Not just anyone can design an effective, efficient website that won’t be noticed by your site visitors. Yes! That’s exactly what you want… you want your site visitors to focus on your content, not on figuring out how to navigate through links, nested lists or complex purchase transactions. Following are eight tips to avoid common web design mistakes which will help ensure you design a smart site with an excellent user experience.
- Minimize the use of unprompted pop-ups or moving images. These create an underlying feeling of intrusive advertisements and can cheapen your message or content. If Marketing insists on ad banners, dedicate a specific area for the display and always provide a way to suspend the movement function. For example, provide a pause function for the scroll of the banners along with buttons to manually select each ad. This will make Marketing and your visitors happy.
- Background images can sometimes make it impossible to read text on the screen. Avoid using them but if your site requires images, ensure the text written over them is anchored to a portion with a contrasting color. An easy remedy is to overlay the text on the actual image, then flatten. Without this anchor, you run the risk of browser fluctuations, such as point and window size, “flowing” the text over an area without contrast, rendering your text unreadable.
- Always group your navigation tools across the top or down the left side of your pages. Assuming your users will be “looking for something” when they visit, place the content navigation where they will be looking first – (starting) in the upper left corner, typically below your company logo. Making your search tools logical and utilizing nested lists as often as possible will help keep your site clean and easy to read.
- Always place your functional buttons on the same side of the screen. Design experts recommend the right side; since we read from left to right, first we read, then we decide and then we take action. You’ll want that Buy Now button right near the end of your strongest sales point. If this seems counter-intuitive for your industry, visit similar sites and figure out if there is any consistency in functional button placement and then follow suit. If there is no consistency, follow these experts’ recommendations.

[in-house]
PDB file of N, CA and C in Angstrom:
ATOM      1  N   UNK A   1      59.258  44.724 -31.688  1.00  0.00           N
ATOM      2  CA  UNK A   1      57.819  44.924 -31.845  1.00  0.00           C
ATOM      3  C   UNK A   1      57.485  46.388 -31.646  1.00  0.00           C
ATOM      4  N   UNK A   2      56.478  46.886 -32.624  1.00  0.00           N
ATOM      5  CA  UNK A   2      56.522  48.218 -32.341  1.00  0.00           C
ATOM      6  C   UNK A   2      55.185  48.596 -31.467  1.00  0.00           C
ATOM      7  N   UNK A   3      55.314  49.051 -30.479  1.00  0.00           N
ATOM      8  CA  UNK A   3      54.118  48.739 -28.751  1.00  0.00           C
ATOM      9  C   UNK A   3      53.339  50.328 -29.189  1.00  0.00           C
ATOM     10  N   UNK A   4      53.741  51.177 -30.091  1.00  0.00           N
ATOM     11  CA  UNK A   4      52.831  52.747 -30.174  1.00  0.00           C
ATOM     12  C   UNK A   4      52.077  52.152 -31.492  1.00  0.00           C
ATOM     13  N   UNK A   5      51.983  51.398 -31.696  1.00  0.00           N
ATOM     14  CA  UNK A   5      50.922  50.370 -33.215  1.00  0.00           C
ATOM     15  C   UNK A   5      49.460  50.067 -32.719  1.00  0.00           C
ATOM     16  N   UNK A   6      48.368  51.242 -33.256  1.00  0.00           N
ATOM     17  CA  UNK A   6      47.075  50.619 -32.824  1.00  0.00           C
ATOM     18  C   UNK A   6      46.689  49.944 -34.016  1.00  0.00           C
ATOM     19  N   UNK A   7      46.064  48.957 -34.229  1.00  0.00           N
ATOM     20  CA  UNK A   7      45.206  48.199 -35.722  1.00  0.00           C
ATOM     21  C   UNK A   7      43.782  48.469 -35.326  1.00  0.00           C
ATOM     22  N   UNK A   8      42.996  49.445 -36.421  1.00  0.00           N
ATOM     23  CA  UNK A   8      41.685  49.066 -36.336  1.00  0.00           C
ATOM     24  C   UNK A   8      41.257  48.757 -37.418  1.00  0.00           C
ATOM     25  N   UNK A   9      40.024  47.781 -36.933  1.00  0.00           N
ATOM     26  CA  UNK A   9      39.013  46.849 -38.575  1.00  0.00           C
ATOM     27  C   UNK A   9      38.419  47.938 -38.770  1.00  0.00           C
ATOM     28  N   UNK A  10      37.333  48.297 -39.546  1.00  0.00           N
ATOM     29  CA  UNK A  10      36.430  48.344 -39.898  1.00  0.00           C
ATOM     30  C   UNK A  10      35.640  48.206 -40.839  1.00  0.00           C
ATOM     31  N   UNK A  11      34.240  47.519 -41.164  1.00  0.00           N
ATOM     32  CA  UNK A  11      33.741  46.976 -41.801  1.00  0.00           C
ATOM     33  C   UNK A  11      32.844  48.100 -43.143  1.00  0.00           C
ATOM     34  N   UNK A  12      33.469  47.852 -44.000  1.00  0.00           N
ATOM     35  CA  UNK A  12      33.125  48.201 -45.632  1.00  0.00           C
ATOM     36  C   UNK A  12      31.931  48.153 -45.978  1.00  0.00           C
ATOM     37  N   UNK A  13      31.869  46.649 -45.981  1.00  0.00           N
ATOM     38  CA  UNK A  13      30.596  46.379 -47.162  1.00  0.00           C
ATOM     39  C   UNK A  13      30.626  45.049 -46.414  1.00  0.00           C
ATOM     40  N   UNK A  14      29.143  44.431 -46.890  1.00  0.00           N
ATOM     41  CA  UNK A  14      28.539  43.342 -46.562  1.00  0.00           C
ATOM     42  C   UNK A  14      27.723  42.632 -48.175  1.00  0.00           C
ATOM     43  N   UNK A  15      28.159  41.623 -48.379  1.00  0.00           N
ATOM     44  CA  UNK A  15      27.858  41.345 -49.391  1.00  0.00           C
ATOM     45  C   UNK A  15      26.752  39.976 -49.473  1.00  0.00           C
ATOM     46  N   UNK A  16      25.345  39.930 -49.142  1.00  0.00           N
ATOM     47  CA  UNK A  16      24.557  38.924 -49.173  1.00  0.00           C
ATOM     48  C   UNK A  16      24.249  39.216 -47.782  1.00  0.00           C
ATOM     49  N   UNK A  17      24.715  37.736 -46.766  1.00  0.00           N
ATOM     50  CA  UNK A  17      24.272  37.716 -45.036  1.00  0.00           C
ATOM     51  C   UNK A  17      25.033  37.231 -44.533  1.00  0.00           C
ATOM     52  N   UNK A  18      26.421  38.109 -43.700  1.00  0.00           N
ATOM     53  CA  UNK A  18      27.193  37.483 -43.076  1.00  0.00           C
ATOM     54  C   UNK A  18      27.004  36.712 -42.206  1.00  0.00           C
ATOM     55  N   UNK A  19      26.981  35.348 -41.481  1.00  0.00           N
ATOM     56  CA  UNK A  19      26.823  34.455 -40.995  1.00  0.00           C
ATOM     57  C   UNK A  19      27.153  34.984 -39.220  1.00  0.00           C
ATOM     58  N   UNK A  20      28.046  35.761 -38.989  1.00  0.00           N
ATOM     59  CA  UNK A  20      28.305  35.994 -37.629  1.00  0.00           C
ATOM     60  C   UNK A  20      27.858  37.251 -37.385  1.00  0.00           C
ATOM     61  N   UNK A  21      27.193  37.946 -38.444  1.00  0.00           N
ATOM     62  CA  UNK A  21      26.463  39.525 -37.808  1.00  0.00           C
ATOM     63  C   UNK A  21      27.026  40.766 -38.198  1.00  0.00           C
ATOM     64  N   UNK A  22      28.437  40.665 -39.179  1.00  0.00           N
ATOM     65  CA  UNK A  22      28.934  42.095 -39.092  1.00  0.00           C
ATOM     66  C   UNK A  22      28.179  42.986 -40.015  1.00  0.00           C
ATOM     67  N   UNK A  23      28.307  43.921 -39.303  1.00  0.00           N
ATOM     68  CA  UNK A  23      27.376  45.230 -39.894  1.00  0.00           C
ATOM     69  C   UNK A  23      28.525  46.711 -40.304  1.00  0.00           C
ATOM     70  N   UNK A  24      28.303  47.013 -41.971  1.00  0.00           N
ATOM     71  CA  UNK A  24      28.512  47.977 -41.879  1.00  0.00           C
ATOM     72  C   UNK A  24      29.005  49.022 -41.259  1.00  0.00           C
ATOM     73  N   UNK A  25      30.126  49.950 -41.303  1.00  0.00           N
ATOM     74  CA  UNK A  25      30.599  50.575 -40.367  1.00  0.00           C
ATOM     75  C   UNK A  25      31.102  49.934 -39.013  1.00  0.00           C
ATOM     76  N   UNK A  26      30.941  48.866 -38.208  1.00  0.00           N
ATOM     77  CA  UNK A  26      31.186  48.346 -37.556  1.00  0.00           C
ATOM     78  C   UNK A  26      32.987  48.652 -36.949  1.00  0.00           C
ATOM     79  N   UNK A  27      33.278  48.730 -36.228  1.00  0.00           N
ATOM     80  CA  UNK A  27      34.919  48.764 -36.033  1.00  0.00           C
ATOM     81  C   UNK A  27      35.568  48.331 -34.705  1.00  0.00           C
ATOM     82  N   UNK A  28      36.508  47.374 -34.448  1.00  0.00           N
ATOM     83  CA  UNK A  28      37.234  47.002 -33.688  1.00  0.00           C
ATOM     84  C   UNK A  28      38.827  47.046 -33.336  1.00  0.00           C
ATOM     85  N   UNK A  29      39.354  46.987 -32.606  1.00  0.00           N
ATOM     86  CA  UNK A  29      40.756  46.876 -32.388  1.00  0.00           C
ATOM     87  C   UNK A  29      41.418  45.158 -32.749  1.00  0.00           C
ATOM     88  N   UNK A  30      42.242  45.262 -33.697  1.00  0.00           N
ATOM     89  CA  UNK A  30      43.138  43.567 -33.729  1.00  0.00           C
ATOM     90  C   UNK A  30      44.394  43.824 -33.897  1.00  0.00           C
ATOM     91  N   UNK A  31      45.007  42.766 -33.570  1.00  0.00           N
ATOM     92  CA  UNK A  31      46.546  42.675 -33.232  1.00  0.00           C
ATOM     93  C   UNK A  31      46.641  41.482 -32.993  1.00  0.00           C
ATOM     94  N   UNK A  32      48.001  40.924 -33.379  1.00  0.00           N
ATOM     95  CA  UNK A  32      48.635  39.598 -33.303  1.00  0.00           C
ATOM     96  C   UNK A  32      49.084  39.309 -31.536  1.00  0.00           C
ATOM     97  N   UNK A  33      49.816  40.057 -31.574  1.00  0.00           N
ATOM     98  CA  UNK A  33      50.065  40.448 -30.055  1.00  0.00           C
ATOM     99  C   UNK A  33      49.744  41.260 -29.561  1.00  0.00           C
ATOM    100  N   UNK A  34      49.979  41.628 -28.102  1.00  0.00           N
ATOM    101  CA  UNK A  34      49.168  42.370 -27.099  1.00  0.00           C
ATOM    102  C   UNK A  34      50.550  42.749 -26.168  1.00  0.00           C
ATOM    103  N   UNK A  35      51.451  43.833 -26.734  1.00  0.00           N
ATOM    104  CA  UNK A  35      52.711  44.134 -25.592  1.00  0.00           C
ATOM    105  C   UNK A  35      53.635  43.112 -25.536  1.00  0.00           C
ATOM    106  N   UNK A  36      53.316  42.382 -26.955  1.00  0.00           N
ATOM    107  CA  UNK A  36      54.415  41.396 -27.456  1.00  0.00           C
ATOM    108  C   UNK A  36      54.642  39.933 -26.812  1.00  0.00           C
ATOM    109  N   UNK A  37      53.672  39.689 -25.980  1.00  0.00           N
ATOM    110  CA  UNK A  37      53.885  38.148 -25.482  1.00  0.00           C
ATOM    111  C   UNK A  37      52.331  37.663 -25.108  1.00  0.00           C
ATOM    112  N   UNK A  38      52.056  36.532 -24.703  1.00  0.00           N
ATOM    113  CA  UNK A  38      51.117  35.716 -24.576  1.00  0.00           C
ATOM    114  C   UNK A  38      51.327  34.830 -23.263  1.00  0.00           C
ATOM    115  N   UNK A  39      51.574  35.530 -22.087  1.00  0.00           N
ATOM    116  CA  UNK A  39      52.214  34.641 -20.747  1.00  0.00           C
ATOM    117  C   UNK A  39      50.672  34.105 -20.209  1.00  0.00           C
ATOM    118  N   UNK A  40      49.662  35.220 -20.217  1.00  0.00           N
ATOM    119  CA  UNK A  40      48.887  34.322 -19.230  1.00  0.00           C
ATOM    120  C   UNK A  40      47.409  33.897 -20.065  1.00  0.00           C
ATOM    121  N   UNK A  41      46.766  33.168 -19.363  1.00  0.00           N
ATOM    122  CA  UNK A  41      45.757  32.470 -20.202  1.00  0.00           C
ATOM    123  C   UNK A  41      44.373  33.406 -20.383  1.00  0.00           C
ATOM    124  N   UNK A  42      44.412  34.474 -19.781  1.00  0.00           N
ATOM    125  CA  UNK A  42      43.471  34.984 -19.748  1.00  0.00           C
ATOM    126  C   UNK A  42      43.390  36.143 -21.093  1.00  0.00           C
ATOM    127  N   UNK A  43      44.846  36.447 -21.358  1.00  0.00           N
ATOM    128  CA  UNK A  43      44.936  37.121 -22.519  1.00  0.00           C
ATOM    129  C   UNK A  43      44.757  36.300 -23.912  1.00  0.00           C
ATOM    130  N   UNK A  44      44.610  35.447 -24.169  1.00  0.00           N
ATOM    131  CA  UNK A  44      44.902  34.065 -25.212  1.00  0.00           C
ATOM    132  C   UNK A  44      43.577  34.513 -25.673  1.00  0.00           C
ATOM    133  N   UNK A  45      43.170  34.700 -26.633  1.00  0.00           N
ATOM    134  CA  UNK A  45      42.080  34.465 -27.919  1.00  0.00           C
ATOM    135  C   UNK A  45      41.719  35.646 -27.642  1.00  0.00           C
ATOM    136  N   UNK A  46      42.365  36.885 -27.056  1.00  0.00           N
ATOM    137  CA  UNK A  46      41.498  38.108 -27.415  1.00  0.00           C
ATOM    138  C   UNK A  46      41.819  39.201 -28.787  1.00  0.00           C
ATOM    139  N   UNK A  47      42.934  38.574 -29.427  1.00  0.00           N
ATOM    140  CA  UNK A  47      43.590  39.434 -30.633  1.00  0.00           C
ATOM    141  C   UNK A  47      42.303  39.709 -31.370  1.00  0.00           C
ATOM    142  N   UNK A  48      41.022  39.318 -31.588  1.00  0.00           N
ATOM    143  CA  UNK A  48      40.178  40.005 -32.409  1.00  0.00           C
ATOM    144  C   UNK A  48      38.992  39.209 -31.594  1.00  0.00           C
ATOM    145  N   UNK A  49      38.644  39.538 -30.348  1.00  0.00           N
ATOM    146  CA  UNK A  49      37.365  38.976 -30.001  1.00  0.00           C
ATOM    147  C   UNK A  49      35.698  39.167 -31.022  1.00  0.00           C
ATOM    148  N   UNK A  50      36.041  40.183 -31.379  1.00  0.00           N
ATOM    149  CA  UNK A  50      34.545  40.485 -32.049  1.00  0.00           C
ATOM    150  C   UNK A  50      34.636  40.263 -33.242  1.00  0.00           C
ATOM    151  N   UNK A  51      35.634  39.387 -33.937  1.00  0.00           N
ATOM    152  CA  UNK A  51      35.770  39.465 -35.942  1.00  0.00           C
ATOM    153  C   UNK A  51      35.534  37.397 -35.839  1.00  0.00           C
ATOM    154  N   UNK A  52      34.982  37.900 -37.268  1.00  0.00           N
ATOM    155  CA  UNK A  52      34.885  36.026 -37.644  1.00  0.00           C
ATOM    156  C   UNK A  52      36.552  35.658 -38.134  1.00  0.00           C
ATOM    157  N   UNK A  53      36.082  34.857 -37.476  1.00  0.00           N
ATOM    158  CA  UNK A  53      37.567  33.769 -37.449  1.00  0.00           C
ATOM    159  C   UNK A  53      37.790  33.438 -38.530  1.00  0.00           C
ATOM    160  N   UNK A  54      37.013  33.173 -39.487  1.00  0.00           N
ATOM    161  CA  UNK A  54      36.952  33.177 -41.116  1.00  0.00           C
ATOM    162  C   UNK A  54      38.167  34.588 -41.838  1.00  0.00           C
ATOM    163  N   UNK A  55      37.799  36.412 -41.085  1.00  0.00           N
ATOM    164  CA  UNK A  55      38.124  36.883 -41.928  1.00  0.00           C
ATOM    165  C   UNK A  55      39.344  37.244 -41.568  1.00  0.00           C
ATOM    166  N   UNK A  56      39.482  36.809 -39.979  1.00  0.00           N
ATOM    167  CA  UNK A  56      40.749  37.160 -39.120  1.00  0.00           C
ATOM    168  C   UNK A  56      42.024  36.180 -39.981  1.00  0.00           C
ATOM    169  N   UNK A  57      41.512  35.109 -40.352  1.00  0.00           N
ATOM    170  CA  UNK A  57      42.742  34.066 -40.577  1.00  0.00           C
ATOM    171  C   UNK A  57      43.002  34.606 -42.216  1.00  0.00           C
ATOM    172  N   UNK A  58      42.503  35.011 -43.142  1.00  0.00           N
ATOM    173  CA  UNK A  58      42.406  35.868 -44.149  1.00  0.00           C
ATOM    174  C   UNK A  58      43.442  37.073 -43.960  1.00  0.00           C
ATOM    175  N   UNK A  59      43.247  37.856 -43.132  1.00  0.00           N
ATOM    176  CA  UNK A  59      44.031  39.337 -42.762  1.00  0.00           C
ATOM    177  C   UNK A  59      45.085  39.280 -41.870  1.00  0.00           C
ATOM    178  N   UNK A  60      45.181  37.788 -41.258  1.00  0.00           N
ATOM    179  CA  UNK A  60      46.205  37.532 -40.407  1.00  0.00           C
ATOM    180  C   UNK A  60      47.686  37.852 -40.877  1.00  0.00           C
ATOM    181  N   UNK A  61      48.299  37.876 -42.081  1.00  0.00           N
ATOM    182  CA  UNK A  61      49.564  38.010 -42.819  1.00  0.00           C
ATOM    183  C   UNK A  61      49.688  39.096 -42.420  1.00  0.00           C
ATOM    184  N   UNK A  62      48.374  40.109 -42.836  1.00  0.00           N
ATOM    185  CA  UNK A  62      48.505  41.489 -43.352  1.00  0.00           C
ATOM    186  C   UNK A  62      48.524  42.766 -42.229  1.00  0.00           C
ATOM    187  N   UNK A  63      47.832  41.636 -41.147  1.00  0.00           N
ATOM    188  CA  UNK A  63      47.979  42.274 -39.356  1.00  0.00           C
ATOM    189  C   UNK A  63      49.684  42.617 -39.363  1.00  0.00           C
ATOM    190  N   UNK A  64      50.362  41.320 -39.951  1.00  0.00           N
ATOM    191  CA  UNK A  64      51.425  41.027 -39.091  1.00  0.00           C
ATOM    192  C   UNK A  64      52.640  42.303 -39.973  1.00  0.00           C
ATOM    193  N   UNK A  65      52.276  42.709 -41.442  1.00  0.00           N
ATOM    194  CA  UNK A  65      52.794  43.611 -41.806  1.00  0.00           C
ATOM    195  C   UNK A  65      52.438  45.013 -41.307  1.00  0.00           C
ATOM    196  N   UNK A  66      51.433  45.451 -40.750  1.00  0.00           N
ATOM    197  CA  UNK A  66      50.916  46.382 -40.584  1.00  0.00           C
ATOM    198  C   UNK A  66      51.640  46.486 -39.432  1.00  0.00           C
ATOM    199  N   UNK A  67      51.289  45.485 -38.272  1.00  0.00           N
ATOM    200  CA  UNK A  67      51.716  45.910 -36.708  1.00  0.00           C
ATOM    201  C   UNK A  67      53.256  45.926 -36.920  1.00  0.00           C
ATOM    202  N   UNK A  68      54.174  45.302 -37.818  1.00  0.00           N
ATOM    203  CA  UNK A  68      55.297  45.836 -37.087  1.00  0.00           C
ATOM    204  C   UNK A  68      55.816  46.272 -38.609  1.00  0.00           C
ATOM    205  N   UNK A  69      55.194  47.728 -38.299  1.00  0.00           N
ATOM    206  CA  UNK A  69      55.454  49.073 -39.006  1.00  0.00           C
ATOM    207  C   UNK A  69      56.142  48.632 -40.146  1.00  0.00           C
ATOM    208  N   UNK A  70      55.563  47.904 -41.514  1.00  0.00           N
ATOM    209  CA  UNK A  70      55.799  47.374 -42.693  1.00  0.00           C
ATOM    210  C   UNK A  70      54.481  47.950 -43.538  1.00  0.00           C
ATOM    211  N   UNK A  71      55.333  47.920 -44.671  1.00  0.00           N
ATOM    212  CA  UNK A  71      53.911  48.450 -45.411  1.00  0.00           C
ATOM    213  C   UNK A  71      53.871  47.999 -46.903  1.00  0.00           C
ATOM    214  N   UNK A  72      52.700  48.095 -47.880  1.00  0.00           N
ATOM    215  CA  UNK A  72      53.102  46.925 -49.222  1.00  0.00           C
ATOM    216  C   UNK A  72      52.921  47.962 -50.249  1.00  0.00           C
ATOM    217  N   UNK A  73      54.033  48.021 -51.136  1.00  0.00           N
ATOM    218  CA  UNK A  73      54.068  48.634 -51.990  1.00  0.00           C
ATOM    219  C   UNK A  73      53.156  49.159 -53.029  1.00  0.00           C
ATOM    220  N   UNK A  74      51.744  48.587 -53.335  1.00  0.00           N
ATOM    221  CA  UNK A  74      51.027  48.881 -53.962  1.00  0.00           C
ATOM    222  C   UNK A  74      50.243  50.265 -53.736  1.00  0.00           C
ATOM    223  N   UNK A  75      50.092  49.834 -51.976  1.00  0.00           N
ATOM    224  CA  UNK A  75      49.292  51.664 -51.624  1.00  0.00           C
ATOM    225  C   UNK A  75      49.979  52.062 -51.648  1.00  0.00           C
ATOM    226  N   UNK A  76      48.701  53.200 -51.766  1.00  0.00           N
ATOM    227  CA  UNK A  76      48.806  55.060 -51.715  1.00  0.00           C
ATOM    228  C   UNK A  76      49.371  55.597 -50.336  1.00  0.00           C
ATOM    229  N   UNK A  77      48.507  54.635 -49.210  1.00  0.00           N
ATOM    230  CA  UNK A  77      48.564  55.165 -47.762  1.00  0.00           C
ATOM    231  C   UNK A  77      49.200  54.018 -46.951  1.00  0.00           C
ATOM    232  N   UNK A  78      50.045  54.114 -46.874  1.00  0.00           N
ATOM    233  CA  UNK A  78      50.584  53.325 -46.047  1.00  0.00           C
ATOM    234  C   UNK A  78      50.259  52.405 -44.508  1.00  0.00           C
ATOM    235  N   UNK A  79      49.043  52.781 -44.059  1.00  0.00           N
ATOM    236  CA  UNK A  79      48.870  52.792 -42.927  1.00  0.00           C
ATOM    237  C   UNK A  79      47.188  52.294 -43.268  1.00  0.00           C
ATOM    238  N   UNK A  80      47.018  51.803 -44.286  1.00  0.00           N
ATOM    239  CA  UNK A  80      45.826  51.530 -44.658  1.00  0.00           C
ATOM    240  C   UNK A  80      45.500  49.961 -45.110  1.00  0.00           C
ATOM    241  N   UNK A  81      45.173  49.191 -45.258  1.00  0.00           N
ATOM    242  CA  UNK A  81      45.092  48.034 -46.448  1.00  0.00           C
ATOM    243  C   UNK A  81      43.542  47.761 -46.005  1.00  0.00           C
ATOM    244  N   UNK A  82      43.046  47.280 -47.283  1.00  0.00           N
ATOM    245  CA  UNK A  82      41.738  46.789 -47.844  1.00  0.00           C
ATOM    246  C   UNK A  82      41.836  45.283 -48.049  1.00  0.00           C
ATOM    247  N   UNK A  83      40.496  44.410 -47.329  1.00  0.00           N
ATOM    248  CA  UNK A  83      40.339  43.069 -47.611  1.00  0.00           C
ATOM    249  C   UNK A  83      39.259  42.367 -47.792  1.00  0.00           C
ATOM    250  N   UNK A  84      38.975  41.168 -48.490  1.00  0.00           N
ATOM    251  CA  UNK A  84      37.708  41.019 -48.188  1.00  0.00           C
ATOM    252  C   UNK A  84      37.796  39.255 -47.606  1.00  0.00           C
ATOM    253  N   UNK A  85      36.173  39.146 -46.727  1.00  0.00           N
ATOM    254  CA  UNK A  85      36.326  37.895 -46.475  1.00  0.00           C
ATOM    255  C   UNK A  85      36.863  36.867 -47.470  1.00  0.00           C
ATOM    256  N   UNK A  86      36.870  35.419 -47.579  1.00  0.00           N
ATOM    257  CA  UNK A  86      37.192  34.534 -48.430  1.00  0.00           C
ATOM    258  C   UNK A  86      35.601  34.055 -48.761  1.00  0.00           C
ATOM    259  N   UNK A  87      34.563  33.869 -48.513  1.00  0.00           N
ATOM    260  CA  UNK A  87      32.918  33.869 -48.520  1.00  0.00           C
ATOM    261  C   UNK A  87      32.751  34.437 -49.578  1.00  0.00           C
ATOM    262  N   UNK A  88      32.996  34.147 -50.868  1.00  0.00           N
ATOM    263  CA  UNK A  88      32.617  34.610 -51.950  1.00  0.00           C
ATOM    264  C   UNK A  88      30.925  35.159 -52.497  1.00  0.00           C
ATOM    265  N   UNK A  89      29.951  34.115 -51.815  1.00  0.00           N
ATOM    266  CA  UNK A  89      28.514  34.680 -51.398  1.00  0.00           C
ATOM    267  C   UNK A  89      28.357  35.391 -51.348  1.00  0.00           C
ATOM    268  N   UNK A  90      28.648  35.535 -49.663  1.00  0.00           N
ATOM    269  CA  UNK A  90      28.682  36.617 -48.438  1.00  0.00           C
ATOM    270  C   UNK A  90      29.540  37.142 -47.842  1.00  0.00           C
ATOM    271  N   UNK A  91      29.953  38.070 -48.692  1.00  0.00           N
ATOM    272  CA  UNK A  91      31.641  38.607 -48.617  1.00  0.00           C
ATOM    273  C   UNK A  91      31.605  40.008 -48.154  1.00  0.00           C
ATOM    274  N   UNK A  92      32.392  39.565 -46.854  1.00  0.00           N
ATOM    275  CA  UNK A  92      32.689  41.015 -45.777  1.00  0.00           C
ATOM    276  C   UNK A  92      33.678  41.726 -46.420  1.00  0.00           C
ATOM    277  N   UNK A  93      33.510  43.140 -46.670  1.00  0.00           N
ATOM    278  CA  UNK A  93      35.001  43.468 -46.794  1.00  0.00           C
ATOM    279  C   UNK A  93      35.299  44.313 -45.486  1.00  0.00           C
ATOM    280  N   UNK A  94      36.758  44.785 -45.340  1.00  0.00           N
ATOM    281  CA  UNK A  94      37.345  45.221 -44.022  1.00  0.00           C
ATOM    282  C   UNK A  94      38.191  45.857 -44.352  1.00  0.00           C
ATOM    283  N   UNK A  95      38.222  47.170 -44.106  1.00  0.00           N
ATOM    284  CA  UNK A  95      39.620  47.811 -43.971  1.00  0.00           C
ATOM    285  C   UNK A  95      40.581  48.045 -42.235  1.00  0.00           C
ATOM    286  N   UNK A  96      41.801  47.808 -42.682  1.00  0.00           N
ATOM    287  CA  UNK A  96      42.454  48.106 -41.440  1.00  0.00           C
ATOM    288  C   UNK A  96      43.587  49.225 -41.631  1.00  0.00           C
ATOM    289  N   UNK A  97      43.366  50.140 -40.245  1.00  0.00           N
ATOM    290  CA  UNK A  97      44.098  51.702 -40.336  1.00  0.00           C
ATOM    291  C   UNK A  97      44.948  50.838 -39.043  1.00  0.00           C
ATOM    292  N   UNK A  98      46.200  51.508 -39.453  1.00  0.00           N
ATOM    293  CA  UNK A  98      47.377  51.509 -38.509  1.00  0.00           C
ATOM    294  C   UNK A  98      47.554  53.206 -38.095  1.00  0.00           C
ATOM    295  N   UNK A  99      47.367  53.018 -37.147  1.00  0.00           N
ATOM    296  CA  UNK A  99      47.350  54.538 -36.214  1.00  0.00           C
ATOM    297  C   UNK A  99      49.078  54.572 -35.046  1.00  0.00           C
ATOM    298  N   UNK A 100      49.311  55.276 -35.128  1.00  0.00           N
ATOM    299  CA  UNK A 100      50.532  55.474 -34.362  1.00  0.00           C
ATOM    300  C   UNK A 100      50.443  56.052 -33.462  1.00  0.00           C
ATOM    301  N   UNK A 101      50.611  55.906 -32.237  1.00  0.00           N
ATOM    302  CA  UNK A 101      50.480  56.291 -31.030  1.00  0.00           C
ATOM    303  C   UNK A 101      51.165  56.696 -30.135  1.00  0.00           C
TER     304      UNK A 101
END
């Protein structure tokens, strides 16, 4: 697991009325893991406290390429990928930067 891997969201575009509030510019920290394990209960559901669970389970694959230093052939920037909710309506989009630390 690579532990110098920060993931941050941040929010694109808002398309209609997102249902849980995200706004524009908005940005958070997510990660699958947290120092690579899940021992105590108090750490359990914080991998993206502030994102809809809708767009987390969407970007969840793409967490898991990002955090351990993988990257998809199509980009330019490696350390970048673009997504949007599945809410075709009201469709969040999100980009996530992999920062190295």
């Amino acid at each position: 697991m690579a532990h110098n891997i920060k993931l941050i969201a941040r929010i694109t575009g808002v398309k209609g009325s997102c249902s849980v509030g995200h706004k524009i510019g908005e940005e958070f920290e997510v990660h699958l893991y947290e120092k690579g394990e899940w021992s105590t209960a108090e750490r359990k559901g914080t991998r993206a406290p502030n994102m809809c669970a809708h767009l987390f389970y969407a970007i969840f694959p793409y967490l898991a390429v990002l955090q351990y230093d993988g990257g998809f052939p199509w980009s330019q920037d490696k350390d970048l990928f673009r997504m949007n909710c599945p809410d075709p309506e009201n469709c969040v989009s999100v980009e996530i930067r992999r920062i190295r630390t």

- When offering multiple selection options, select defaults that will minimize keystrokes. Research the demographics of your largest user group and pre-fill or pre-select those options. For example, if your largest customer base lives in America, set the default Country setting in their Profile as “United States.”
- Bread Crumbs are an excellent way for your site visitors to “find their way home” after exploring your site. For extremely complex site maps, offering active return links across the top of the site is generally a must-have.
- If you have an eCommerce site, simplifying the sales experience is essential. Making it simultaneously simple and robust will do more to generate return customers than most any site design feature. Offer complete product flexibility from your cart page, e.g., increase or decrease the number of products in their cart, remove an item, save the contents of their cart if they leave prior to the credit card transaction and remember previously-entered billing and shipping data. Bottom line, make buying the easiest thing they will do while on your site.
- Conduct formal Usability for your site design. Usability experts tend to be expensive but are well worth their fee. If however, budget constraints prohibit this analysis, conduct your own! Even if you just use printed pages of your not-yet-functional site, asking a real, live user what they expect to happen when they click a button will reveal design flaws. Gather a balanced sampling of your user community and remember, they aren't wrong! If they expect a different function than you intended, a redesign may be in order.
Happy Designing and feel free to contact us.